Sneaky web retailer tricks that get you to buy

Posted August 16, 2019 9:18 a.m. EDT
Updated August 16, 2019 12:49 p.m. EDT

So you are shopping for something online, and a box pops up telling you the item is in high demand and almost sold out.

Perhaps it says that you have just 3 minutes to complete your order, with a countdown clock running.

Is that item really in high demand? A new report says it may just be a web retailer trick, often referred to as "dark patterns."

Phrases to watch for

Surge in online shopper a lure for scammers

The New York Times says web retailer popups give shoppers a sense of urgency and make your brain think that you need to buy now and not a second later.

The report cites one site with a popup saying "Alexandria from Anaheim just saved $222." But the Times claims there is no such person.

The report links to a recent Princeton University study finding this phenomenon on hundreds of popular retail websites.

It may say "only a few left." or "items in your cart are in high demand," or "your order is reserved for just 5 minutes."

And in most cases (with the exception of concert tickets) it's not true, according to the Times.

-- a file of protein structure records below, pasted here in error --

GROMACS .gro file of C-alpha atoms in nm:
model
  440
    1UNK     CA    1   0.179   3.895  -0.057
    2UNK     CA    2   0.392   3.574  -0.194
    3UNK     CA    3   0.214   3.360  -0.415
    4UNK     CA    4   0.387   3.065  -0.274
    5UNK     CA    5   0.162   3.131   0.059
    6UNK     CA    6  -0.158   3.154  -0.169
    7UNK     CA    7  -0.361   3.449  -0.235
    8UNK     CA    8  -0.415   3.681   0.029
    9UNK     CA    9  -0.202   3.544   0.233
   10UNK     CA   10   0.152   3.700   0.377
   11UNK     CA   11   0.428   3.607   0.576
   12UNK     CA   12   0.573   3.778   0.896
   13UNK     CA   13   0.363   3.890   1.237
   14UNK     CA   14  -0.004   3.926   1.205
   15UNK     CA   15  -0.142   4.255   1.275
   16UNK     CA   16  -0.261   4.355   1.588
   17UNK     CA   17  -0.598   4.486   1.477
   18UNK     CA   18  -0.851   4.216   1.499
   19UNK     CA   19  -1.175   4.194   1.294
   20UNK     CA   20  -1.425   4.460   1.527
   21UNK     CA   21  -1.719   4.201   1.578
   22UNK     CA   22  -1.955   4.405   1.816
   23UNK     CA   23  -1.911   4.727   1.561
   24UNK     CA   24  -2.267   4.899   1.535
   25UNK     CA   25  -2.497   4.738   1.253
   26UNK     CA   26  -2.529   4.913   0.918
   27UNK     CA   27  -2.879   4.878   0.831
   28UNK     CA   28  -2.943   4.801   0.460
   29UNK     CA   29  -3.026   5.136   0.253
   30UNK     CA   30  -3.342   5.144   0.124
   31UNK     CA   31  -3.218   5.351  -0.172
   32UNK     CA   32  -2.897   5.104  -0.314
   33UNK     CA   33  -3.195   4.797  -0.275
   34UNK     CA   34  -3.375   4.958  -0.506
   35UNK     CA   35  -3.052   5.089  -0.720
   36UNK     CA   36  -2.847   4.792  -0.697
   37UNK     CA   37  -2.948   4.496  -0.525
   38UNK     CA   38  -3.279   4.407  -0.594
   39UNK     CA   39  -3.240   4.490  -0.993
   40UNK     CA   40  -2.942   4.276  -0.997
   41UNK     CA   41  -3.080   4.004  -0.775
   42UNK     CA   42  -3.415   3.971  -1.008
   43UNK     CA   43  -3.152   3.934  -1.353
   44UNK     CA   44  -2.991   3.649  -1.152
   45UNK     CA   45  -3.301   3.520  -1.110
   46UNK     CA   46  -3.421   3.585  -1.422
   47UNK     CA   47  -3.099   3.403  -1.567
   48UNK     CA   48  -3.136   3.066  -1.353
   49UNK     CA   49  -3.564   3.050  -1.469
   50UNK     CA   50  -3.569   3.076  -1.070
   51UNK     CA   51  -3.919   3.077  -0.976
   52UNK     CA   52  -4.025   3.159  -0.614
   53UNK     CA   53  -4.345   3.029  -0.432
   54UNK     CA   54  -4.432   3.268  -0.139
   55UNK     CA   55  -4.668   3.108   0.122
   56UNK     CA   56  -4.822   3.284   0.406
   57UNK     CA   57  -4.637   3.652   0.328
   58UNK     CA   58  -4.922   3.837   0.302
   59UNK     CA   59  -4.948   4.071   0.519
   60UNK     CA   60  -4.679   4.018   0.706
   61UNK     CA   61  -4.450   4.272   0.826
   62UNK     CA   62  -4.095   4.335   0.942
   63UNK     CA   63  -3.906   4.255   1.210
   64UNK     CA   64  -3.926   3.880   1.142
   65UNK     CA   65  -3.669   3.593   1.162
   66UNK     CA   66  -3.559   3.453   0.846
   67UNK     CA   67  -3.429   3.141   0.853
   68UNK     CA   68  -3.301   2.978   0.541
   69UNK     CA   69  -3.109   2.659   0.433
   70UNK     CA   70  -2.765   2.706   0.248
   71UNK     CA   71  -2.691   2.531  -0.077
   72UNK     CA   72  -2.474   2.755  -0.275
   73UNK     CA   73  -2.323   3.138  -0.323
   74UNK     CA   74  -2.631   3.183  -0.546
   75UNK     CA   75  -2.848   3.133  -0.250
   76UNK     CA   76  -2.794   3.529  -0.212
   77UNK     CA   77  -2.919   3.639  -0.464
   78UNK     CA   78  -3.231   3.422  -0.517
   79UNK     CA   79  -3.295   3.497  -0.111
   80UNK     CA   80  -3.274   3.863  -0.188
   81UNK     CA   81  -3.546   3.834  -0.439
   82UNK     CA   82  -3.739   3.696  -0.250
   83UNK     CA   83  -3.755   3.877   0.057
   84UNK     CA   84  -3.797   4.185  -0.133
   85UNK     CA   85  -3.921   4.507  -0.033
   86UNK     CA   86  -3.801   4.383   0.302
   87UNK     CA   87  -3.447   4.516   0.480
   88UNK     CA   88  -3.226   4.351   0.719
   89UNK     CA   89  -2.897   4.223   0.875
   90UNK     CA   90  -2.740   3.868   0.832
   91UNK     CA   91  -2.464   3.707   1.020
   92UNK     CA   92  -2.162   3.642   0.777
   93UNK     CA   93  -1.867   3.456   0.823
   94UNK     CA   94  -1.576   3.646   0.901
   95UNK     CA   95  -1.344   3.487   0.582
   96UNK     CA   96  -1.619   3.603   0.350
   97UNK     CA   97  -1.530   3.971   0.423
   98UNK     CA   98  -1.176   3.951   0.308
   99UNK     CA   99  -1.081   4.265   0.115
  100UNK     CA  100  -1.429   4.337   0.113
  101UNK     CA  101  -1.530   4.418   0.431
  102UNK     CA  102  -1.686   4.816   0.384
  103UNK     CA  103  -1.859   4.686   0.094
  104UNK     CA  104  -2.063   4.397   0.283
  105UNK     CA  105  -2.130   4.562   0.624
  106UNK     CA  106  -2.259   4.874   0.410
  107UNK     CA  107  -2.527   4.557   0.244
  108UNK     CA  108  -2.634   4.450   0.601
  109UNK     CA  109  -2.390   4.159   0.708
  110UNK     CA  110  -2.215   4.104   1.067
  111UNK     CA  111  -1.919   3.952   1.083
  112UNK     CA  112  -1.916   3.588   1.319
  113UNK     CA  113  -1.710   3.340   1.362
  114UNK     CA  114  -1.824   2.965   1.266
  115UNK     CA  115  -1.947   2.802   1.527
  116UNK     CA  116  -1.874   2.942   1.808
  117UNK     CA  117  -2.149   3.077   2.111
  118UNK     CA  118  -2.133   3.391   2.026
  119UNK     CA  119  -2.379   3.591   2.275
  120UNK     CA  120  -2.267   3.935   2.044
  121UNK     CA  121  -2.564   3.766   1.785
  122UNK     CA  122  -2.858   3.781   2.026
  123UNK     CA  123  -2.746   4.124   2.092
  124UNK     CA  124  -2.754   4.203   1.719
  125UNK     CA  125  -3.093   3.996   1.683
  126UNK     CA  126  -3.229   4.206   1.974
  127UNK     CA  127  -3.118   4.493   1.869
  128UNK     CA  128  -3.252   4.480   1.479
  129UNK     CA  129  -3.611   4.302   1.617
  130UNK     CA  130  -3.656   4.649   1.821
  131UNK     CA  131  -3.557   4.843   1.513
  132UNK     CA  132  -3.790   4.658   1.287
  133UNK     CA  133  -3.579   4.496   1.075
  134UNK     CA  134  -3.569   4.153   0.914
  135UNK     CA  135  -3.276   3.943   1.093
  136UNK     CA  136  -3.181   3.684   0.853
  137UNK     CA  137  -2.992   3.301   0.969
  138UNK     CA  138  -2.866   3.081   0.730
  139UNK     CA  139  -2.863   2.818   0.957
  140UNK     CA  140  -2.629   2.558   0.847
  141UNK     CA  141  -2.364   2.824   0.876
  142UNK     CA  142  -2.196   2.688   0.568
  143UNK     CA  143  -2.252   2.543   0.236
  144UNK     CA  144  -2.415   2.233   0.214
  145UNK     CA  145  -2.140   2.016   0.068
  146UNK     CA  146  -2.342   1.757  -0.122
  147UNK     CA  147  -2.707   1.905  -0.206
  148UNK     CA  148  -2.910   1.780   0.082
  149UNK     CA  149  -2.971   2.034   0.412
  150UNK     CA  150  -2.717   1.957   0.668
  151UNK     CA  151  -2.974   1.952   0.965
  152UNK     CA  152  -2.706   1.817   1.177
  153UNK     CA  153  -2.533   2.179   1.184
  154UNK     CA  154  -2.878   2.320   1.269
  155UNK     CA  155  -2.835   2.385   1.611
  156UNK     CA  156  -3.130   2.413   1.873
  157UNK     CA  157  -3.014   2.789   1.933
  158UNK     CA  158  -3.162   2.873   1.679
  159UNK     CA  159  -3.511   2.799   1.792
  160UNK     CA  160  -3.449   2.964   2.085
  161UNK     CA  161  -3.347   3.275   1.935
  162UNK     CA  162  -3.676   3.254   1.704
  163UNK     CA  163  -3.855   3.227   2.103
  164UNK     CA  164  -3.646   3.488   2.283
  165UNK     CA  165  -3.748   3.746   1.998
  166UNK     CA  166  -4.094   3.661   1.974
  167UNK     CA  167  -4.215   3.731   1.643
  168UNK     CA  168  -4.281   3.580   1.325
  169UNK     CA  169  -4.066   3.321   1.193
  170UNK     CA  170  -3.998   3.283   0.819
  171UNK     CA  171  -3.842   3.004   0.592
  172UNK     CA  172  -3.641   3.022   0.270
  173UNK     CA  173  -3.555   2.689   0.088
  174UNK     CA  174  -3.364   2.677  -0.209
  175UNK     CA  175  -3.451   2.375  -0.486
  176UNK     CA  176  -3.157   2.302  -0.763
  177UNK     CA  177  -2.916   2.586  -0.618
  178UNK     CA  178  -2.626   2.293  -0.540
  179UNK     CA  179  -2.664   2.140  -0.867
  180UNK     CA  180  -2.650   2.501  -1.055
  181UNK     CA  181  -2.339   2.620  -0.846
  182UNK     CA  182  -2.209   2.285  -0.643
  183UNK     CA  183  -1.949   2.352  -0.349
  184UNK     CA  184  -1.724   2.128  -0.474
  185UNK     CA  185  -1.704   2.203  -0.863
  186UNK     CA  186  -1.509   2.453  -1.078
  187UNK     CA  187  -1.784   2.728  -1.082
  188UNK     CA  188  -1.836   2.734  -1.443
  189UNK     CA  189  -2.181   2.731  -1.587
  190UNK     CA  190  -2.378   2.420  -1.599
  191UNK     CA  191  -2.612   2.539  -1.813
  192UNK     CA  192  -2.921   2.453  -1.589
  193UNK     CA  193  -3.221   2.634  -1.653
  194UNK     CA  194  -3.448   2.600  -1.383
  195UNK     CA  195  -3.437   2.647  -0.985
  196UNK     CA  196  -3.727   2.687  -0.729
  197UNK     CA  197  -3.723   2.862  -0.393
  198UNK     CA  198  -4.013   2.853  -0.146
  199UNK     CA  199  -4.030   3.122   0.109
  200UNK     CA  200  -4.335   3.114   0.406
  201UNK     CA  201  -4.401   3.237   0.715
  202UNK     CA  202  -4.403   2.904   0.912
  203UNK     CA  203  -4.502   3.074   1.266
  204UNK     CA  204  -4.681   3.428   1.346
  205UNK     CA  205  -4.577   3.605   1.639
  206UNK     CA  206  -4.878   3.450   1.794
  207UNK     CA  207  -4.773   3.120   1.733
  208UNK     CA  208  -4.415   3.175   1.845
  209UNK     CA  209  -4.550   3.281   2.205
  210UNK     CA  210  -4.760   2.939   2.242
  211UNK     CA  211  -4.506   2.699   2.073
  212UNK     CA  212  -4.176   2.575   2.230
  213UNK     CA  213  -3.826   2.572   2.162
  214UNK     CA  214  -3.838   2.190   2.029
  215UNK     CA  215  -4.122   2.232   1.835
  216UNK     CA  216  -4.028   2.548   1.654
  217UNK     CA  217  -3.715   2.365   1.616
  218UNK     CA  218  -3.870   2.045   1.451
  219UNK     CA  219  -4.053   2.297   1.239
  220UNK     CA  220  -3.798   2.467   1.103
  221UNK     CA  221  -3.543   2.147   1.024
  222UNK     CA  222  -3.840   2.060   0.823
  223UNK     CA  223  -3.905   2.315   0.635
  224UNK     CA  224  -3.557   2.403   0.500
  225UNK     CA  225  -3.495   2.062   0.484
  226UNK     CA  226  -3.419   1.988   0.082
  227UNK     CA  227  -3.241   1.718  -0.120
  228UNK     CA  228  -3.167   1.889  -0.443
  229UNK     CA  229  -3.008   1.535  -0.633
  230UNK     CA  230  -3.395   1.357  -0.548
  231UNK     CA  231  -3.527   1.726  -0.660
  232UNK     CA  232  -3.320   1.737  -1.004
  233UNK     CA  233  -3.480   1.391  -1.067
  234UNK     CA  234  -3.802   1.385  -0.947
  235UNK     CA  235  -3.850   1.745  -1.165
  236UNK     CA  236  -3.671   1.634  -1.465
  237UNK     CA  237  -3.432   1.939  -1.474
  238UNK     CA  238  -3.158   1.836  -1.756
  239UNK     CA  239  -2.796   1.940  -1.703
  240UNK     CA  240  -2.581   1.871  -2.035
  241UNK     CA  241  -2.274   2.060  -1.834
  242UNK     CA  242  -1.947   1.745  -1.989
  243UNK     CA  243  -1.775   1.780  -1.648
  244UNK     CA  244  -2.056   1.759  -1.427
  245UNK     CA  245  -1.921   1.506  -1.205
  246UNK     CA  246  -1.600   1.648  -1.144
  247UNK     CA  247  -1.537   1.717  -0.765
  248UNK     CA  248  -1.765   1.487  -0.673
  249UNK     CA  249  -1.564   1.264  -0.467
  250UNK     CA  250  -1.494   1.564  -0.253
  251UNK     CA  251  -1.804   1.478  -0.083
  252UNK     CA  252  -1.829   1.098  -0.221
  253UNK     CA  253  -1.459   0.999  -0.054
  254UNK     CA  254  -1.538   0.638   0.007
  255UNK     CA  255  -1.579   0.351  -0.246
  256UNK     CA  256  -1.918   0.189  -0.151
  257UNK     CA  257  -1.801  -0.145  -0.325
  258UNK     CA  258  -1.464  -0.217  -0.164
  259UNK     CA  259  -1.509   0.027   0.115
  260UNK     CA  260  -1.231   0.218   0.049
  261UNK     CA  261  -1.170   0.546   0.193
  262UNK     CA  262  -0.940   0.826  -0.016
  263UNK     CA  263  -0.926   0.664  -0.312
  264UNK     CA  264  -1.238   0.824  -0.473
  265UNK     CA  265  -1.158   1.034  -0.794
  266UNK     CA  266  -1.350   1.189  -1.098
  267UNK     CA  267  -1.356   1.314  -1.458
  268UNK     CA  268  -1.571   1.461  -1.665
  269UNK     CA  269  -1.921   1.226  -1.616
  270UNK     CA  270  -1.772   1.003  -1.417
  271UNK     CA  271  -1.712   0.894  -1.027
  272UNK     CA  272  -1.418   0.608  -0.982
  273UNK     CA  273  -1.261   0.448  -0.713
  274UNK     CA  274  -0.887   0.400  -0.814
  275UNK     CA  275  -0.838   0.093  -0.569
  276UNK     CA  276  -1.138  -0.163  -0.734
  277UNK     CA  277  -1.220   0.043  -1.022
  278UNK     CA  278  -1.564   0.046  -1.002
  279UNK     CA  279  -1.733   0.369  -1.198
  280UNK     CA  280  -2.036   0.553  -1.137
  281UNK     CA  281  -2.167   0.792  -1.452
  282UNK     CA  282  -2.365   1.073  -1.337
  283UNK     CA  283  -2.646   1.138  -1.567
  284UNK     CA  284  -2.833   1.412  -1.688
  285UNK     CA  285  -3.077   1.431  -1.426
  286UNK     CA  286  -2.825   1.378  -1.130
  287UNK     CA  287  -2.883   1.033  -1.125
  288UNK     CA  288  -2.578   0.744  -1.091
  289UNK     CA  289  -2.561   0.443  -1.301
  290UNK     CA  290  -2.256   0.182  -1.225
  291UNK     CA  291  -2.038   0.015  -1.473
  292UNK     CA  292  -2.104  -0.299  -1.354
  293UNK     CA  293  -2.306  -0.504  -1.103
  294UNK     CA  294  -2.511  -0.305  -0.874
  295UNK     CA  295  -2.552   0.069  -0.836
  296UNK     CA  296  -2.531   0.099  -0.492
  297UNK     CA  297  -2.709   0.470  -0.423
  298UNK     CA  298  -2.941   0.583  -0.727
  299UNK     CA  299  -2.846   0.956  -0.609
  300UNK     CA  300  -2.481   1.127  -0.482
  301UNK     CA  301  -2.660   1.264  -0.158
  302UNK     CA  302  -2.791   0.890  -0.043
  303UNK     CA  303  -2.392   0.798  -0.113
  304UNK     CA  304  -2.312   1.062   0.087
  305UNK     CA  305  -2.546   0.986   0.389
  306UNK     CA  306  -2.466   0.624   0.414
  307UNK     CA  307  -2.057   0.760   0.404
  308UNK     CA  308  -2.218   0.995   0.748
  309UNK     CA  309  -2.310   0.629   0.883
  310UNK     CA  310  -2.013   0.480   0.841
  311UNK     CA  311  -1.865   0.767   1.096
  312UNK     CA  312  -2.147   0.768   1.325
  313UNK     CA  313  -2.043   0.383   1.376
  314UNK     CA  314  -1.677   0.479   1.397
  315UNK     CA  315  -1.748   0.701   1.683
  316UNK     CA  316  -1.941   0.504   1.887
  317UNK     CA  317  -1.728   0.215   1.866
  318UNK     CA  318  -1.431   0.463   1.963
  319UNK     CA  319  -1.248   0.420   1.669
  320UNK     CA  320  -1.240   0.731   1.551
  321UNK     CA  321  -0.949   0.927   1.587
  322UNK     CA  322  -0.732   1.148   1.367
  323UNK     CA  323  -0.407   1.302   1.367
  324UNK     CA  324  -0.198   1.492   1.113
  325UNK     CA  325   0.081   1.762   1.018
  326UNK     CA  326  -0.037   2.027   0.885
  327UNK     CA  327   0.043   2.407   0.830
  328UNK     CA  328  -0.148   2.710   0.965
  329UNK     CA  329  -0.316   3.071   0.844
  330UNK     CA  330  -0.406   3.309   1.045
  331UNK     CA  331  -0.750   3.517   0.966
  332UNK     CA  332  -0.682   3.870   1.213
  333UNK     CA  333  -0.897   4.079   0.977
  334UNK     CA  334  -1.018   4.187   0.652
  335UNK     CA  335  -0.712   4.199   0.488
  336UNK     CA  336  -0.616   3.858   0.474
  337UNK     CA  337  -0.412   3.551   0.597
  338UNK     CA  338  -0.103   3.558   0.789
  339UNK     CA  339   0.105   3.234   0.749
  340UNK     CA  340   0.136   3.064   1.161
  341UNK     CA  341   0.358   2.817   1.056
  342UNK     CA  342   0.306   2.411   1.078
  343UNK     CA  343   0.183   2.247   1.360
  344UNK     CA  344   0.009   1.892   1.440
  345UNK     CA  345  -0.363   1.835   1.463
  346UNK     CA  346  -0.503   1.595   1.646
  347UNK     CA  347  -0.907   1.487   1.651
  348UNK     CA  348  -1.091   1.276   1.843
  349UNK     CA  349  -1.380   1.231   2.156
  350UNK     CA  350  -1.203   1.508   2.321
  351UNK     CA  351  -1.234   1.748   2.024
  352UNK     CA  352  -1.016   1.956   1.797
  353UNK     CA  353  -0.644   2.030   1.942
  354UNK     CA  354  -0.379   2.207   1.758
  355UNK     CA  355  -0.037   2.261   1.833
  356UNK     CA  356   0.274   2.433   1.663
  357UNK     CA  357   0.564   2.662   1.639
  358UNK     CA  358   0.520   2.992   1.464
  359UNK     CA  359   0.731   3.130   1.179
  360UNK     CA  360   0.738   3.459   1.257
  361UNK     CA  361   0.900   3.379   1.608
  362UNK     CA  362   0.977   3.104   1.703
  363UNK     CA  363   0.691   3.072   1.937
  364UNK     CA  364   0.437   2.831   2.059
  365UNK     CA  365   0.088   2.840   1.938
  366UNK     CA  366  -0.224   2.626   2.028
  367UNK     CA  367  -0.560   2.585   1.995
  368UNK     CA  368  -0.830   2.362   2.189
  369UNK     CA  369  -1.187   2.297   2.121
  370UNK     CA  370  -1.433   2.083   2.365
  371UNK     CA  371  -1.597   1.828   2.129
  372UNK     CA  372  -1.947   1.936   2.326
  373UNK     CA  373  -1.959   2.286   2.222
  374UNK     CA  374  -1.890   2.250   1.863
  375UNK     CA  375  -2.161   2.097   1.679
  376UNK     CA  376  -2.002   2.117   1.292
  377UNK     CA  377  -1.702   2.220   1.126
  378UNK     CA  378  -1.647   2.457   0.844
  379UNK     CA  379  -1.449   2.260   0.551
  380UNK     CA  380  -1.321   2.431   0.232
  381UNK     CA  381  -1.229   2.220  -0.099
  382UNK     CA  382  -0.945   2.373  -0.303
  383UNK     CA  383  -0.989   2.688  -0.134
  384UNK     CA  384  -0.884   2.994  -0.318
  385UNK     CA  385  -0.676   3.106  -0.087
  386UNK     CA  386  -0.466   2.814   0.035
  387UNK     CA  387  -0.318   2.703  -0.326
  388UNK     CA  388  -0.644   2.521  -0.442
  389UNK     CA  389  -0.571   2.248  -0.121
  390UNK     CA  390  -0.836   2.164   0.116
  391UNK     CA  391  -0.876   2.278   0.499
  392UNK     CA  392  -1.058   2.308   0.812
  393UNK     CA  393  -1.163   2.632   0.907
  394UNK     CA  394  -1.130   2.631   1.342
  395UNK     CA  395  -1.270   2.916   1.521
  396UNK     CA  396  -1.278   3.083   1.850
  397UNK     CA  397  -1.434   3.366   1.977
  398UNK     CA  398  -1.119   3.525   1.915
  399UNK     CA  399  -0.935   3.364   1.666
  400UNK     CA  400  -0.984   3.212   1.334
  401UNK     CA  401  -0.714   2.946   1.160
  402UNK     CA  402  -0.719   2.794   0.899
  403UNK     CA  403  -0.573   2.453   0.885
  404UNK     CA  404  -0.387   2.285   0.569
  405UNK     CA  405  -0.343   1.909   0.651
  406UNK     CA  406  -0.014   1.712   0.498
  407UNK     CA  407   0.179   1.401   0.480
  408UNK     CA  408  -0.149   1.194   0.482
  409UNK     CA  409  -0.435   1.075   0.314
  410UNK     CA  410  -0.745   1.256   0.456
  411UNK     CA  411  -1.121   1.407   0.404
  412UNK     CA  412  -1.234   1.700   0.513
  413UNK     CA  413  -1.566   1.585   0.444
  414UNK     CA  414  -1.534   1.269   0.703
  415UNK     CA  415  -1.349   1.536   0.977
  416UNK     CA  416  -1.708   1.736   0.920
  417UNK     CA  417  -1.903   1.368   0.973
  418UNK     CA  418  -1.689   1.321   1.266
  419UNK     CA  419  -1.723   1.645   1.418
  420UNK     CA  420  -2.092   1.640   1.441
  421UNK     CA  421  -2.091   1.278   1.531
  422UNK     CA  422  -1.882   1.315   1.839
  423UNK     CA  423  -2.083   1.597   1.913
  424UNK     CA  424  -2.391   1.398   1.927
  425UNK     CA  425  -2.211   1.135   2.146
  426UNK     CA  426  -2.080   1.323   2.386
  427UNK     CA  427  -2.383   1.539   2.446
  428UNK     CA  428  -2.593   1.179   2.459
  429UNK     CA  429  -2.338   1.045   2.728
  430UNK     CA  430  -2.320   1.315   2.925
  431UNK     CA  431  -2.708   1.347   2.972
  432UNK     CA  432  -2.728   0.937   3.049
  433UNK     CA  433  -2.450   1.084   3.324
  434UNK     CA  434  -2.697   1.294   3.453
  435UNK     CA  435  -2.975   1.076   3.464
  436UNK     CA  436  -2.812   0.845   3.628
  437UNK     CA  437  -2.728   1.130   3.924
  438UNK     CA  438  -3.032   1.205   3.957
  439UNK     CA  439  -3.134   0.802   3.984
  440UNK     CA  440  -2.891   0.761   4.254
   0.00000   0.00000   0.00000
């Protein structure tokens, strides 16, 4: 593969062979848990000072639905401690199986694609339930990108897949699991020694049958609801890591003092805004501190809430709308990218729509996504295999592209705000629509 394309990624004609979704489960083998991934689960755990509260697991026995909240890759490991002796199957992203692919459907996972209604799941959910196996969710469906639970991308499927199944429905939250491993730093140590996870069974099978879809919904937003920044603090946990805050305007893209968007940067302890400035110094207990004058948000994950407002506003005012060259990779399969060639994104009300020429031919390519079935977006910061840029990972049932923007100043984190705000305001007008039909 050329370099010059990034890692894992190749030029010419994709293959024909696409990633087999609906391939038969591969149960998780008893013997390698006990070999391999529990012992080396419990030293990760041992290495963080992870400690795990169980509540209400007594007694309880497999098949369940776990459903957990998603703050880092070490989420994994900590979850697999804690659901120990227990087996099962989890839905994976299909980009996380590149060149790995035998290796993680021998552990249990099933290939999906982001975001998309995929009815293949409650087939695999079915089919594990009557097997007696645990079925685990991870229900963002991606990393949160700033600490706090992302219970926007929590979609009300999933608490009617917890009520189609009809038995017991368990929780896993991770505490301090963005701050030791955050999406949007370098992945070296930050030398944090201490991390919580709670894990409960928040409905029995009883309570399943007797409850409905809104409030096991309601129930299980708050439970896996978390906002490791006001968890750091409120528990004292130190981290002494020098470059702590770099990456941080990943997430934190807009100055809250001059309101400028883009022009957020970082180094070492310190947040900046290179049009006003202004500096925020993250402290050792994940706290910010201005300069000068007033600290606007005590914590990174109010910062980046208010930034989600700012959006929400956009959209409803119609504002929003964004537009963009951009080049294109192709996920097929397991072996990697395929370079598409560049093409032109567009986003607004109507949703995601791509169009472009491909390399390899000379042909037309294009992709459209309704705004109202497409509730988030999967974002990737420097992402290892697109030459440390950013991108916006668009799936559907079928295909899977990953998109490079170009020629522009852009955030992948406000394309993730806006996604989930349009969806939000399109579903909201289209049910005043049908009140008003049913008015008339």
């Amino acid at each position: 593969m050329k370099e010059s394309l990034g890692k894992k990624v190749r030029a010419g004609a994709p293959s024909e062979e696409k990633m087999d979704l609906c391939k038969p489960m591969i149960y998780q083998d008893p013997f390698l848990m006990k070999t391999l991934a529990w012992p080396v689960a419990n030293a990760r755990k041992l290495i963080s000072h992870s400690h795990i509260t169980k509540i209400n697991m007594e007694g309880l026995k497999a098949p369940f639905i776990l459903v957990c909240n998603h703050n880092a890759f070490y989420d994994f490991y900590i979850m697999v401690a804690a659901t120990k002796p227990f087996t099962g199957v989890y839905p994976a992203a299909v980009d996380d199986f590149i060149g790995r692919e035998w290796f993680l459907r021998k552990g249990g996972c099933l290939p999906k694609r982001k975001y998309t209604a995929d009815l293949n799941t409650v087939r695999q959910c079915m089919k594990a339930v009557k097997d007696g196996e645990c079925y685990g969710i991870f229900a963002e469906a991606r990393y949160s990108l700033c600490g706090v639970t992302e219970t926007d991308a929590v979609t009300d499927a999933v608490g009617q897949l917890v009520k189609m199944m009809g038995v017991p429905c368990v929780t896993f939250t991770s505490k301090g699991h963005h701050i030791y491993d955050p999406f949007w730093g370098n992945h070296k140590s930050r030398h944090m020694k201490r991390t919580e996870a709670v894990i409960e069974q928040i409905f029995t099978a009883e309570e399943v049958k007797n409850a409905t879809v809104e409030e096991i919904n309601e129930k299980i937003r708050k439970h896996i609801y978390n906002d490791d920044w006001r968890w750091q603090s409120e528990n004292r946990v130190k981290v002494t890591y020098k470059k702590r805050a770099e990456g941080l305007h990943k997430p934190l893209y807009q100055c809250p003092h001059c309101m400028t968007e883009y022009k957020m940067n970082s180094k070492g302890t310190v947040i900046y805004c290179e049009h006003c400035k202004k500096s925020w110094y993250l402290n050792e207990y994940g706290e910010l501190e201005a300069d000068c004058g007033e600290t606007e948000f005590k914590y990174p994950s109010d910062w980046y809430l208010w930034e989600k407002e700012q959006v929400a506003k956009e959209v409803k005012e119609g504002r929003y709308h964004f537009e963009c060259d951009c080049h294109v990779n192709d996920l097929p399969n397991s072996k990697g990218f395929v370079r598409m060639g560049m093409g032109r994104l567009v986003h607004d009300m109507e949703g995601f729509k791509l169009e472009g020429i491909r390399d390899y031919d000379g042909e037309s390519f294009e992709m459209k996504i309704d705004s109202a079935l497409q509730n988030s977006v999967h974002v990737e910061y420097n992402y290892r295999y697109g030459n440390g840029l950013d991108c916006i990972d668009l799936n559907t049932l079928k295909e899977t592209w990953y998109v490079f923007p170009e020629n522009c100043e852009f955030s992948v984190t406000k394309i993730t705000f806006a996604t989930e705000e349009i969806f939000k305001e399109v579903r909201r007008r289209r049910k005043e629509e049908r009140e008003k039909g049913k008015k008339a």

Doesn't that stink?

So from the "doesn't that stink" file, false urgency gets you to spend more.

If that shirt or shoes are in high demand, there's a good chance you will click "buy."

But if it's just trickery, and you realize that later, you may say "doesn't that stink?"

Bottom line: Don't feel pressured to click the buy button unless it is concert tickets, which will probably be gone if you close out the site.

The Times says if you feel high pressure, close out your browser, and search again later.

You don't need it that badly.

That way you don't waste your money.

Don't Waste Your Money is a registered trademark of Scripps Media, Inc. For more consumer news and money saving advice, go to

John Matarese started Don’t Waste Your Money in 1999 to give consumers the facts and information needed to make the best buying decisions for their families. Over the past 20 years, Don't Waste Your Money has helped millions of consumers by providing in depth research and product information.